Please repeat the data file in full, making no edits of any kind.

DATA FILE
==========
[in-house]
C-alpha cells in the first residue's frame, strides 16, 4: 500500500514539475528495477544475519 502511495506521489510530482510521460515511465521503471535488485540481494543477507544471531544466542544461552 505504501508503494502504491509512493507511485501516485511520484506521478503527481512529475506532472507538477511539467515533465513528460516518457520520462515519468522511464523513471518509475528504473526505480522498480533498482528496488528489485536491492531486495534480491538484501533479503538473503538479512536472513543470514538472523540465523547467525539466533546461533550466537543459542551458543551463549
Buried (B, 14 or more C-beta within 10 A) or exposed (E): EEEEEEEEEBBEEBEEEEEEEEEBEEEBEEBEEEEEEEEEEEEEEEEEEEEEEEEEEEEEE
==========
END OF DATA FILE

[in-house]
C-alpha cells in the first residue's frame, strides 16, 4: 500500500514539475528495477544475519 502511495506521489510530482510521460515511465521503471535488485540481494543477507544471531544466542544461552 505504501508503494502504491509512493507511485501516485511520484506521478503527481512529475506532472507538477511539467515533465513528460516518457520520462515519468522511464523513471518509475528504473526505480522498480533498482528496488528489485536491492531486495534480491538484501533479503538473503538479512536472513543470514538472523540465523547467525539466533546461533550466537543459542551458543551463549
Buried (B, 14 or more C-beta within 10 A) or exposed (E): EEEEEEEEEBBEEBEEEEEEEEEBEEEBEEBEEEEEEEEEEEEEEEEEEEEEEEEEEEEEE